I wanted to know if surgery for a deviated septum would solve my nasal and sinus passages. I have difficulty breathing due to mucus blockage. It has gotten so bad it effects the pitch/tone of my voice.
Thank you for your question.
The septum is a wall that extends from the front of the nose to the back and divides the nose into two passageways. It is never completely straight, but sometimes will be twisted from side to side so that it blocks the nasal passages. If is causing enough of a problem in breathing, your ENT doctor or sinus specialist may recommend straightening the “deviated” septum. A deviated septum may cause you to sound clogged and may predispose you to sinus infections. (sinusitis)
This is a surgical procedure, done through the inside of the nose. The surgeon will make a small incision in the lining covering the septum and lift the lining off the cartilage and bone that make up the septum. Some bone or cartilage may need to be removed, and the rest is placed back in the midline- so as to improve the airway. There is NO change in the way you look after septal surgery and you should not get black and blue- That occurs when one gets a rhinoplasty (cosmetic surgery to change the appearance of the nose) at the same time.
I can’t tell for sure that the septum is your problem without an exam. There are many other causes of nasal obstruction, such as allergies, polyps or even temporarily as you know with a bad cold. Additionally, one can have the straightest septum in the world, but yet have the nose blocked from any of those problems. If you don’t have any of the other problems and septum is blocking, it is quite likely that straightening it should improve your breathing and the change in your voice that comes from not breathing well through your nose.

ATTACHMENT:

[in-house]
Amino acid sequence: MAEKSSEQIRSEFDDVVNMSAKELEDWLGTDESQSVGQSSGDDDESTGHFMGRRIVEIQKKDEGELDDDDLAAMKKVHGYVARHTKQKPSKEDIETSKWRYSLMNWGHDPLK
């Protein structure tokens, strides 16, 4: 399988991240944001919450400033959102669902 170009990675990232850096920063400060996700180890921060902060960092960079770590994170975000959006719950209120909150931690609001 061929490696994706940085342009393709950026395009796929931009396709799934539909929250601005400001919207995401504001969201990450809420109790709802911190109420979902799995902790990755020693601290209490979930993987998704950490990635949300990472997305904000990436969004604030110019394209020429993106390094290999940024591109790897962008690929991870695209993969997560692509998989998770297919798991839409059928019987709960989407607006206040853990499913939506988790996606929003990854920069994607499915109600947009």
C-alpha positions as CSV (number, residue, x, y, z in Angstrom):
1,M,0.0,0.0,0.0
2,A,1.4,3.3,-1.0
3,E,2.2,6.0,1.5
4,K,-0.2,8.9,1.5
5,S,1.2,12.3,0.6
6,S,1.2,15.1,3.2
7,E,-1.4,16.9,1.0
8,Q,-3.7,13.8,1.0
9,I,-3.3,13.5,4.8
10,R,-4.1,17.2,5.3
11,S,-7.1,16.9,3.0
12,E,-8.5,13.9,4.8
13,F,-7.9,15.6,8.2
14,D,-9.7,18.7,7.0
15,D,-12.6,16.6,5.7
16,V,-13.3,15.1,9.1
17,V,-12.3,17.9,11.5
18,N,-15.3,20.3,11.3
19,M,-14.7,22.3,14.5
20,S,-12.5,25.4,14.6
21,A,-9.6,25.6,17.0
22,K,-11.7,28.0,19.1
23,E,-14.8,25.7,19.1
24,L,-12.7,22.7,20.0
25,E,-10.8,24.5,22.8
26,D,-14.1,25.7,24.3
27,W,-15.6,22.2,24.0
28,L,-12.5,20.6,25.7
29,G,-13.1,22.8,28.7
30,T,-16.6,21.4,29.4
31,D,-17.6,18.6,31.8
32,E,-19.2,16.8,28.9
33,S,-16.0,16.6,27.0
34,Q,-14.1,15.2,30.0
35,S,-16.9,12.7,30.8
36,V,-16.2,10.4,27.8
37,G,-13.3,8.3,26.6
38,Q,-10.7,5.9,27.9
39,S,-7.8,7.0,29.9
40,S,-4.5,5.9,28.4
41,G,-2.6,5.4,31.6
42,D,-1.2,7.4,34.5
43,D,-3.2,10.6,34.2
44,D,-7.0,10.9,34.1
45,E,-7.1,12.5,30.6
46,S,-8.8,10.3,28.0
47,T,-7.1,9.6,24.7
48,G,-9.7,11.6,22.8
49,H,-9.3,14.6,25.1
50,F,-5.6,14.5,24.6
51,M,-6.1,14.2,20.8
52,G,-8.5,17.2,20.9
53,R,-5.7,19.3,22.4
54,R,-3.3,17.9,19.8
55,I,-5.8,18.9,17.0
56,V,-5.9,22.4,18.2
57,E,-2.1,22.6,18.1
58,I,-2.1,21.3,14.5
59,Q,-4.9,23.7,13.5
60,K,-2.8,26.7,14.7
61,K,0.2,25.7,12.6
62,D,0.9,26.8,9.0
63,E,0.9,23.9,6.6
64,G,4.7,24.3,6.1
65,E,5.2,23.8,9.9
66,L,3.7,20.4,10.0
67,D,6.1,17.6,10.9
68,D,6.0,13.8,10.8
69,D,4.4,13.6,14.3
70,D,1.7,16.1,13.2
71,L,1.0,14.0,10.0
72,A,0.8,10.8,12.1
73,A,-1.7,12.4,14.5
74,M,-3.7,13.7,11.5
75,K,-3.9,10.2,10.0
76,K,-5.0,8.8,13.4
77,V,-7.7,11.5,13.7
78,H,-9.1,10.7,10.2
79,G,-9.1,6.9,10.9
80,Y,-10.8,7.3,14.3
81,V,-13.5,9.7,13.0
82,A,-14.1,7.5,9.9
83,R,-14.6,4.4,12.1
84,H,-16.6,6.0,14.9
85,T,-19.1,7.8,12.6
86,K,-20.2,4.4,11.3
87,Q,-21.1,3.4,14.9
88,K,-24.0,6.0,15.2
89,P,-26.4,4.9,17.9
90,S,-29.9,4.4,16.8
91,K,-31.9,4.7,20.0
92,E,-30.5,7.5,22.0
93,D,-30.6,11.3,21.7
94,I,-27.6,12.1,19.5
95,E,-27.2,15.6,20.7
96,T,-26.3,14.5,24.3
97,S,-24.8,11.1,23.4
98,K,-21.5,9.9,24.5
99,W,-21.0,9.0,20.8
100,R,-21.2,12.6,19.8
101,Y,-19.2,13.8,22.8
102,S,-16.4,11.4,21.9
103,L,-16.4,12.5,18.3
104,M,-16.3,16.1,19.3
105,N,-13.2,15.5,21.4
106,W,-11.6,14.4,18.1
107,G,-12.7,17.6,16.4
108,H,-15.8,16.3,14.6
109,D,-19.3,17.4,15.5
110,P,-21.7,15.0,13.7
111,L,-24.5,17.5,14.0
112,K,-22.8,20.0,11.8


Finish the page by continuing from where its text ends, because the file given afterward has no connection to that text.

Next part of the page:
I hope this clears things up.
Robert Pincus MD, FACS
Co-Director NY Sinus Center
Associate Professor Otolaryngology
Question: My three-year-old daughter sustained a childhood nose injury to her by running into my husband’s knee. We did not take her to the ER because after some blood and tears, she seemed fine (she felt pain in the nose only to the touch and felt no pain at all the following day). She had no problems breathing. Three weeks later after the bruising seems to be almost 100 percent gone, I’m noticing a bump on the top (bone) part of her nose. A trip to an ENT today completely devastated me when he told me she probably fractured the bone and the bump may or may not go away. Either way, I was informed, nothing could be done at this point. Do you agree?
Answer: Nasal trauma often can be best addressed within the first few weeks, because the bones are mobile and easier to align. But, we can also address fractures in a delayed fashion, so I would recommend that she be evaluated to see if she would potentially benefit from surgery for the childhood nose injury. We would be very happy to see her in the office.
—Corinne E. Horn, MD
Question: I have deviated nasal septum besides a crooked nose with a minor sinus infection and had septoplasty to correct it. Nothing changed after I had treatment for a crooked nose, and sinus infection got worse from then. Will a septorhinoplasty help solve my problem? Is it safe to perform surgery again?